CT colonography surveillance for colorectal cancer, beginning at an age appropriate for the specific high risk condition, at a frequency of every 5 years in the absence of an intervening colonoscopy, may be considered medically necessary as an alternative to colonoscopy in individuals with a higher than average risk for colorectal cancer based on a personal history of one or more of the following:
CT colonography for diagnosis of colorectal cancer may be considered medically necessary as an alternative to colonoscopy in the following circumstances:
Investigational and Not Medically Necessary:
CT colonography may be considered investigational and not medically necessary as a diagnostic test for colorectal cancer when:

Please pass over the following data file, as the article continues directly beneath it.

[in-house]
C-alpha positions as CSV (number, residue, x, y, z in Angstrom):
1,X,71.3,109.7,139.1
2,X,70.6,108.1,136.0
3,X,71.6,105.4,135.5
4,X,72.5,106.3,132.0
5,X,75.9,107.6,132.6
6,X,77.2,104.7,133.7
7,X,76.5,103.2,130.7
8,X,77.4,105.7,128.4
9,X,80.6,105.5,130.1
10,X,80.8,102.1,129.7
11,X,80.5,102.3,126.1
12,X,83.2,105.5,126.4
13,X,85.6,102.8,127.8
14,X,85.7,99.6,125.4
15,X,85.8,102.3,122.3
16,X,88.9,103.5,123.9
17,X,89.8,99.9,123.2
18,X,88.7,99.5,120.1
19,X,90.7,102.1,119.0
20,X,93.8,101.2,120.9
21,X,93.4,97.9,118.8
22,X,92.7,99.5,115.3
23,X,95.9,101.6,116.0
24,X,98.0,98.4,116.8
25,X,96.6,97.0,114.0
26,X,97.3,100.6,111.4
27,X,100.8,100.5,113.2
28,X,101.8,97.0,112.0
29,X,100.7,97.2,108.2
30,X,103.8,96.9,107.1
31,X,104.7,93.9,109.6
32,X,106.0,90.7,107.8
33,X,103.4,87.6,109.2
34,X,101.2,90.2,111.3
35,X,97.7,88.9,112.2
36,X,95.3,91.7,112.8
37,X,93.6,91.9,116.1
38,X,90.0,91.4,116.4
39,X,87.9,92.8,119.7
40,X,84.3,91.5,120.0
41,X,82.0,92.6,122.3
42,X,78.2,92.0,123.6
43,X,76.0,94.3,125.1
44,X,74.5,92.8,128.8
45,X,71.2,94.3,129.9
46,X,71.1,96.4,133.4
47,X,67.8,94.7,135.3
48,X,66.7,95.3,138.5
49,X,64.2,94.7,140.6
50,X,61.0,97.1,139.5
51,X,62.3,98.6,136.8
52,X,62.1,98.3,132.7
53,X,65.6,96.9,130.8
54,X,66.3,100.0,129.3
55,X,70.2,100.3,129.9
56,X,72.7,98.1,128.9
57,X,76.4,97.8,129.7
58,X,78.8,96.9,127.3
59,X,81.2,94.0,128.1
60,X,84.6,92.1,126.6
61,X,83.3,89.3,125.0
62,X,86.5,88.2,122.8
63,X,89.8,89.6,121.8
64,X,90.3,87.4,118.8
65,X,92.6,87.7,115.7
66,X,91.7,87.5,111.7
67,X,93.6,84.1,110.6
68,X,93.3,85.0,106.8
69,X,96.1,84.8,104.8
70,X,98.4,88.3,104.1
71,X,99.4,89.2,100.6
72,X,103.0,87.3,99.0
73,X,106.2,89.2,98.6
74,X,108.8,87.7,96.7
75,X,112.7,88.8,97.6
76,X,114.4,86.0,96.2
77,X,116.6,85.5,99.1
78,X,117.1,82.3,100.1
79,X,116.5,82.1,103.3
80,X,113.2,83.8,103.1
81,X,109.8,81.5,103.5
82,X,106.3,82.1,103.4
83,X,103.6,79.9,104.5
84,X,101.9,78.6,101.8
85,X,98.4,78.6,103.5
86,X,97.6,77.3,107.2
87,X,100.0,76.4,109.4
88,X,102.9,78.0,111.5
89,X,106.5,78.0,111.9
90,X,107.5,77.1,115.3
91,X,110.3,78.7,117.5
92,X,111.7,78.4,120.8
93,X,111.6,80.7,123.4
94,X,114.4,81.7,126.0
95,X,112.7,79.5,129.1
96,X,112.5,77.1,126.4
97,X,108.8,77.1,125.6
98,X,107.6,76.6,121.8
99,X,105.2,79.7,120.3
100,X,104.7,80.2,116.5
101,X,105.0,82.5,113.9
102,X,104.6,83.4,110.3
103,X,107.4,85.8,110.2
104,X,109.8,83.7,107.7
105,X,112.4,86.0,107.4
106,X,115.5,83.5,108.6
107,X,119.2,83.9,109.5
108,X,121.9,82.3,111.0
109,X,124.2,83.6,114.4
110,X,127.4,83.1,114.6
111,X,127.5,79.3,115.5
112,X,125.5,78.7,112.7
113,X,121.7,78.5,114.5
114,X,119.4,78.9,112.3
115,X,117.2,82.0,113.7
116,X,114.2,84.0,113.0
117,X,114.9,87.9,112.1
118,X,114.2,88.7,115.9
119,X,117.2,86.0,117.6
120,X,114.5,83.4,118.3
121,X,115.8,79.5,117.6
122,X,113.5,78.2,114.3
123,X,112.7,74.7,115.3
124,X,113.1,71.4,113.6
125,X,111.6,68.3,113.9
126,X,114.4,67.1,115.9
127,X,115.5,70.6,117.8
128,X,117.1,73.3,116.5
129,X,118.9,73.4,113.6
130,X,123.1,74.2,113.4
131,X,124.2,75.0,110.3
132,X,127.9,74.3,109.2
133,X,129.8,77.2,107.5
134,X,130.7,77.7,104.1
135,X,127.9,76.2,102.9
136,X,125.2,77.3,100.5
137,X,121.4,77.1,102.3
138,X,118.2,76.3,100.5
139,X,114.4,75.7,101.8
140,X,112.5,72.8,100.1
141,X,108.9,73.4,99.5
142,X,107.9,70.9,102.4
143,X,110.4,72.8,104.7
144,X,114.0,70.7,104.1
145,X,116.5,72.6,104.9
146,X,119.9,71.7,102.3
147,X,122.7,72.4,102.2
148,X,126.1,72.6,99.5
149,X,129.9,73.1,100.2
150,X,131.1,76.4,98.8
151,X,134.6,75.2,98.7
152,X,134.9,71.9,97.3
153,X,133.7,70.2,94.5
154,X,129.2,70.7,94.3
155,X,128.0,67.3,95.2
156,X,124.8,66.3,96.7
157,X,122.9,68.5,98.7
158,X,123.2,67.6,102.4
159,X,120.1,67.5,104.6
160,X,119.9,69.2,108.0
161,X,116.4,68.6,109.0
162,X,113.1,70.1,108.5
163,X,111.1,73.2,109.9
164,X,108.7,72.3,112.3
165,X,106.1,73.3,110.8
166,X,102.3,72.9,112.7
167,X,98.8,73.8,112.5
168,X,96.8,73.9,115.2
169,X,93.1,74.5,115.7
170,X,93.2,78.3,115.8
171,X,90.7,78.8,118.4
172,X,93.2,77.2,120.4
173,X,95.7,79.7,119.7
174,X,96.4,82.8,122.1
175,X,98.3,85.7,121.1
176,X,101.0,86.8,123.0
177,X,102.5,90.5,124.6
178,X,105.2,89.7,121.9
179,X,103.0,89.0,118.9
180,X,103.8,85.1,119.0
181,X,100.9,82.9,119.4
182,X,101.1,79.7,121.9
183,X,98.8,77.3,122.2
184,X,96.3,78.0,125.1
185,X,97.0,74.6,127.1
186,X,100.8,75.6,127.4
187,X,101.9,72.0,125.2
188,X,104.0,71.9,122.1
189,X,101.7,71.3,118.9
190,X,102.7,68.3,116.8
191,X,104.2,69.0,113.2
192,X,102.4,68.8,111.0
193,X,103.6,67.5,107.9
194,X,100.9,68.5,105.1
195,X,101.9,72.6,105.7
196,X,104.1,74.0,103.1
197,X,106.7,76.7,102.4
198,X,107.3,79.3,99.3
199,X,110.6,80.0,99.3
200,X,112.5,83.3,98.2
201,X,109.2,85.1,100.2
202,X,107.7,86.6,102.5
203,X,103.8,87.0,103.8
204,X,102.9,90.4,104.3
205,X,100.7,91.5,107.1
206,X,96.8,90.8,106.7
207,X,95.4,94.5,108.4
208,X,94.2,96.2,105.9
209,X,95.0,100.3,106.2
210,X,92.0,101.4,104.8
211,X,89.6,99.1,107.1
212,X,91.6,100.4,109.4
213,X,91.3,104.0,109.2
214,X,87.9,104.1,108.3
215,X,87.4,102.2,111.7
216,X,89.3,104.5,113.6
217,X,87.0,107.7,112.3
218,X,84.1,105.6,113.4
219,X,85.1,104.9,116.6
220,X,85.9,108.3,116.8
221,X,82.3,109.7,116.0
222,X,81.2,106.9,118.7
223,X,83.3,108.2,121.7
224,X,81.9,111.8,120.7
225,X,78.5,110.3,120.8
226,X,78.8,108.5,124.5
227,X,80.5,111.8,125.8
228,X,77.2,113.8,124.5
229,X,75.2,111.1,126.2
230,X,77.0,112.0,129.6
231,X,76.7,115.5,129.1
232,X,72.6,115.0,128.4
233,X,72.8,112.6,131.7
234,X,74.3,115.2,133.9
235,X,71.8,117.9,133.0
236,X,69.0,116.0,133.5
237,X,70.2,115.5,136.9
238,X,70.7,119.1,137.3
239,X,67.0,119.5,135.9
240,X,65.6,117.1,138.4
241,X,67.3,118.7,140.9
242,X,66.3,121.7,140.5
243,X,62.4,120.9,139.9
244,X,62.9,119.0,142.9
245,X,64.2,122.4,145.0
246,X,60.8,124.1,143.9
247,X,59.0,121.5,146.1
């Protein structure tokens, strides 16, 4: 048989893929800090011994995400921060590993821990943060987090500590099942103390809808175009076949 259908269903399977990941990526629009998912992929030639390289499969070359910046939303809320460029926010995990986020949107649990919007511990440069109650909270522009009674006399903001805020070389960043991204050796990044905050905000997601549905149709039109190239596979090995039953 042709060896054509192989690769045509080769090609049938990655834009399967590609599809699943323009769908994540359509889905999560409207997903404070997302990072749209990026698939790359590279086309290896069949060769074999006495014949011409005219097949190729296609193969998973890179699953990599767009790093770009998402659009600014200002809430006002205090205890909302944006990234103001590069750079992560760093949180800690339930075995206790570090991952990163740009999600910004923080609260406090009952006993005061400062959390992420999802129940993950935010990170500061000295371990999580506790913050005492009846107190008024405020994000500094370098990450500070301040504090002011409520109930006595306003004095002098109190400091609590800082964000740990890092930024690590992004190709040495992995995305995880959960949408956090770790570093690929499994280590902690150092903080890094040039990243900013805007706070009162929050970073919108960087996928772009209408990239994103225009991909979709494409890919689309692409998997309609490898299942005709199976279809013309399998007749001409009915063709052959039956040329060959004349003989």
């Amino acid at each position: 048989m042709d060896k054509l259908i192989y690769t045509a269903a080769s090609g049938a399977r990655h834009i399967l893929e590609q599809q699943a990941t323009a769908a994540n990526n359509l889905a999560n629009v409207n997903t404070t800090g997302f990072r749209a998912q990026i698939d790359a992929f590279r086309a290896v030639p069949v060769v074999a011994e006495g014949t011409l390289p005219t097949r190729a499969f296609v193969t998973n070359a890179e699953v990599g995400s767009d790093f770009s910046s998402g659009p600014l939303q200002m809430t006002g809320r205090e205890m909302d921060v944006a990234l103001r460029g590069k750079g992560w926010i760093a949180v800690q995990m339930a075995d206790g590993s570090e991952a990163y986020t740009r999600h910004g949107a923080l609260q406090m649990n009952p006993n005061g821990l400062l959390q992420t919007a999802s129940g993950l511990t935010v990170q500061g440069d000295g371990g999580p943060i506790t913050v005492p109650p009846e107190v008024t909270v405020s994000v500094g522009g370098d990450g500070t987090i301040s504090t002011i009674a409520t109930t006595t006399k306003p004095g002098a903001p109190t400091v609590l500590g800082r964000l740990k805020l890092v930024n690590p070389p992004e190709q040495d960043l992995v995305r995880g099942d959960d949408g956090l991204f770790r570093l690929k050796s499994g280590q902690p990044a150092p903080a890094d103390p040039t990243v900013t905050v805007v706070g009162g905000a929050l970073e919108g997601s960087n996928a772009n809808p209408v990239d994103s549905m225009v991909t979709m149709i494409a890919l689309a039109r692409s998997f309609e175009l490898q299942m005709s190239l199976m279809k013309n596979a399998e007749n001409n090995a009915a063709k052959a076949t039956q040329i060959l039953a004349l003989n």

Screening CT Colonography
Prior to 2008, the three largest studies addressing CT colonography (CTC) as a screening technique for colorectal cancer reported inconsistent findings. For example, two multi-institutional studies enrolling 1233 and 615 subjects, respectively (Pickhardt 2003, Cotton 2004) reported remarkably different sensitivities (94% vs. 55%) in detecting polyps greater than or equal to 10 mm. A single institution study of 703 subjects reported high inter-observer variability (Johnson 2003). The reasons for these variable results were unclear, but were thought to be related to different CT protocols and experience of the radiologists.